The Lake Oswego Interceptor Sewer project is moving quickly to finish a huge amount of work before Monday, March 21.

That is when Oswego Lake is scheduled to start being refilled 16 more feet, which will bring it back up to its normal level of 98.6 feet.

'They are working really hard to get the work done,' said Jane Heisler, LOIS communications director. 'They don't want to get chased out of their work area when the water starts rising.'

The lake re-fill has been going on since Feb. 7, and because of recent heavy rain the lake is already up to 83½ percent of full pool (82.6 feet). Starting Monday, the lake will slowly start refilling until it is expected to reach its normal level (98.6 feet) the weekend before Memorial Day at the end of May. The Lake Corporation has requested that the pool be raised at a rate of 1-½ feet per week.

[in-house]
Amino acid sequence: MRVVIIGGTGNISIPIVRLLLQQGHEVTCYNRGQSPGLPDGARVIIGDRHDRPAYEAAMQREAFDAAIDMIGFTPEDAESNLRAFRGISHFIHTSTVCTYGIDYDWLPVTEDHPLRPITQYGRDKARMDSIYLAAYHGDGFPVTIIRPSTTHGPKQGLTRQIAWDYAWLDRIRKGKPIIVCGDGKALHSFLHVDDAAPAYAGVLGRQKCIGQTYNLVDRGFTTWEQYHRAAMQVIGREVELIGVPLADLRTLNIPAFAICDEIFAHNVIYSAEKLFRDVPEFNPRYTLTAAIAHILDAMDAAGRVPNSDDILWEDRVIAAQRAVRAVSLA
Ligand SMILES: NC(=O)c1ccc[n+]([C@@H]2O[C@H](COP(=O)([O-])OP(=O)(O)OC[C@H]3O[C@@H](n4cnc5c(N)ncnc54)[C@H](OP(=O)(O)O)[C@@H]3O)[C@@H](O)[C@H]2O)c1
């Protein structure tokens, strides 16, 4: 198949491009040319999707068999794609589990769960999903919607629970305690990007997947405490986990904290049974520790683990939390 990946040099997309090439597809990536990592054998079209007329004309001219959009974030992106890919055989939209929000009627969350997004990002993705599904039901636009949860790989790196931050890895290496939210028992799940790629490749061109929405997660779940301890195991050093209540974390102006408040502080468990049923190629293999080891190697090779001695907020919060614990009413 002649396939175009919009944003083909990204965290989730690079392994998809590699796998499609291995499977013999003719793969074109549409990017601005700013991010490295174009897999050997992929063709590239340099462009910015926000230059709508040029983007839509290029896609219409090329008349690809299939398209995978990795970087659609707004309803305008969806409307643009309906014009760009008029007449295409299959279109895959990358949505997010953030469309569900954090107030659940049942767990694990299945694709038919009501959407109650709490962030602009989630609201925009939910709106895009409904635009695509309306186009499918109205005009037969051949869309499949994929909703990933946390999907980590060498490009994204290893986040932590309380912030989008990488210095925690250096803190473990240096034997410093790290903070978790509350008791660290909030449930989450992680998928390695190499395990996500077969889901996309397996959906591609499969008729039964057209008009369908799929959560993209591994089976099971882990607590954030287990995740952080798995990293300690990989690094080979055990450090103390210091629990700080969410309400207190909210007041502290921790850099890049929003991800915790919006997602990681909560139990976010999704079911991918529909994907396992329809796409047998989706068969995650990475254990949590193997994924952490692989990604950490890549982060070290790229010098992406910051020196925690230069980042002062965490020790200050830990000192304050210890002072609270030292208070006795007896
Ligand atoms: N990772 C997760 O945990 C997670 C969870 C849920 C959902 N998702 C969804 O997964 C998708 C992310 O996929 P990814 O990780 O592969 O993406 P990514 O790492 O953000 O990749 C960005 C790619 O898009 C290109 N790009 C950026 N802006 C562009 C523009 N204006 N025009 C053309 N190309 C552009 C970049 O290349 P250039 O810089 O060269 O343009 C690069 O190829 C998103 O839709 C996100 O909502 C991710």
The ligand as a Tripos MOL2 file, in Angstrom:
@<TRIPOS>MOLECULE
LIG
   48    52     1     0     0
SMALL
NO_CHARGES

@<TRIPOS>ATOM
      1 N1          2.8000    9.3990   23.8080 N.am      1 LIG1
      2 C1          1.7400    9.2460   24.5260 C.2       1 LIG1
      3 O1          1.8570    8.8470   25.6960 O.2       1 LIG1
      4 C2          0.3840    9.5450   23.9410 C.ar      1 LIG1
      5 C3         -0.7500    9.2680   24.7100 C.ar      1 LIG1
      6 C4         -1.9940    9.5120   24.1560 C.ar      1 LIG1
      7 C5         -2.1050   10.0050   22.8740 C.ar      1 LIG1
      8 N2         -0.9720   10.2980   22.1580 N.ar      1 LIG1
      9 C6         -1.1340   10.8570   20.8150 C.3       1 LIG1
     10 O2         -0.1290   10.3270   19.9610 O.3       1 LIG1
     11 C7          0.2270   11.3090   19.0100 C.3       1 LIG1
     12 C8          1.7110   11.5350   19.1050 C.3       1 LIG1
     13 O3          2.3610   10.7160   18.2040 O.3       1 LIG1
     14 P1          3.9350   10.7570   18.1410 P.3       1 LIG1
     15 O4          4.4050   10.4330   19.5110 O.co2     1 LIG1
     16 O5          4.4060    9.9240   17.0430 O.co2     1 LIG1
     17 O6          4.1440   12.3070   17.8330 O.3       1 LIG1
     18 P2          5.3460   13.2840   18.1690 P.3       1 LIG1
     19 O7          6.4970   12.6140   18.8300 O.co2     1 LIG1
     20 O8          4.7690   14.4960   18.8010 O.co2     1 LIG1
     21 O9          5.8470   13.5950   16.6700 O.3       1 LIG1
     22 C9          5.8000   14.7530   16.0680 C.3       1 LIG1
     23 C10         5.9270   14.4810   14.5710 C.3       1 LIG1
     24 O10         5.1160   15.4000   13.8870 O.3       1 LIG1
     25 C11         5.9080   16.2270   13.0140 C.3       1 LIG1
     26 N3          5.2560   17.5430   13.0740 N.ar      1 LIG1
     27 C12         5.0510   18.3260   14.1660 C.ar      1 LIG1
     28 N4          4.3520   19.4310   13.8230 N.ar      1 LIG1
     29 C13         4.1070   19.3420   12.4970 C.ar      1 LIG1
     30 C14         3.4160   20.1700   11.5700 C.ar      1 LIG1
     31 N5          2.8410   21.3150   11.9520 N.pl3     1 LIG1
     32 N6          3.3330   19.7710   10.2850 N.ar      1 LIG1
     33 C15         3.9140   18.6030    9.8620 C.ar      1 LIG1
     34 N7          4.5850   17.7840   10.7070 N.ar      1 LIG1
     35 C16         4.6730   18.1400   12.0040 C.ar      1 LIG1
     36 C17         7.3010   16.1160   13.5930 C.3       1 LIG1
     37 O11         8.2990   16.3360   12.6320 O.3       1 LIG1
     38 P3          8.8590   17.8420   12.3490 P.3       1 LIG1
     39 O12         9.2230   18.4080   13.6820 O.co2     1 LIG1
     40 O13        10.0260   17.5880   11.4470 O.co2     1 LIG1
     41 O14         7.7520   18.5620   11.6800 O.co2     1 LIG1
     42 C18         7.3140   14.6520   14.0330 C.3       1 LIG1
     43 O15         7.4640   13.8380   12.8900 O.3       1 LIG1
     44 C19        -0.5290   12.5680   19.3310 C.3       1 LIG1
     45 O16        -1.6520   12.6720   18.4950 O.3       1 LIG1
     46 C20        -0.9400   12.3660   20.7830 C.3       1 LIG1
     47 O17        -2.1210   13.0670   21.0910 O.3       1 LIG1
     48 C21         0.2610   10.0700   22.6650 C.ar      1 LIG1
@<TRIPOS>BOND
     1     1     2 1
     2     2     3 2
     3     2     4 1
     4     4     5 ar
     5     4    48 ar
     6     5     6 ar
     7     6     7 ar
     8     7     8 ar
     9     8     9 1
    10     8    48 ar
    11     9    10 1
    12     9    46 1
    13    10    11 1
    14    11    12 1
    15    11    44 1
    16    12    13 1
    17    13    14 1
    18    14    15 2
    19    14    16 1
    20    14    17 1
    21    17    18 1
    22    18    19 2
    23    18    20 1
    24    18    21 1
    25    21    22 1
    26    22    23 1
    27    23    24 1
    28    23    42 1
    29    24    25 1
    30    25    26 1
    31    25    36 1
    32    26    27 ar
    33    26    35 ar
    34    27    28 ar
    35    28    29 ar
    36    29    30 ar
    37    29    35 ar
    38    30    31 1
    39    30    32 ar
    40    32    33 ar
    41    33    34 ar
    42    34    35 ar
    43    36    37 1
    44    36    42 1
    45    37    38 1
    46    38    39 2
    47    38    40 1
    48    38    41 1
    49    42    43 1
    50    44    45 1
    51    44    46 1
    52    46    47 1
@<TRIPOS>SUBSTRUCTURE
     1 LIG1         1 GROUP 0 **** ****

The LOIS project has been able to stay on schedule because of hard work, excellent supervision and good luck, although two minor setbacks have recently slowed efforts. Heavy rains have slightly hindered work. In addition a wastewater overflow occurred on March 8 due to an air bubble in the interceptor, which reduced the capacity of the LOIS pipeline.

However, the wastewater overflow was so minor that the Oregon Department of Environmental Quality told Heisler that a report was not even necessary. Even the small amount of wastewater that did escape was quickly brought under control.

'It went into a dry portion of the lake and was immediately cleaned up by our contractor J.W. Fowler,' Heisler said.

Although the overflow was by no means desired, it proved that the alarm system installed for emergencies worked well.

Over the next four days the workers will be grading the pipeline to make it as precise as possible.

The next big item on the LOIS agenda will be putting easements back together. They include Alder Point, Springbrook, Forest Hills and Maple Hill.

The $94 million project will give Lake Oswego a new sewer system by January of 2012.

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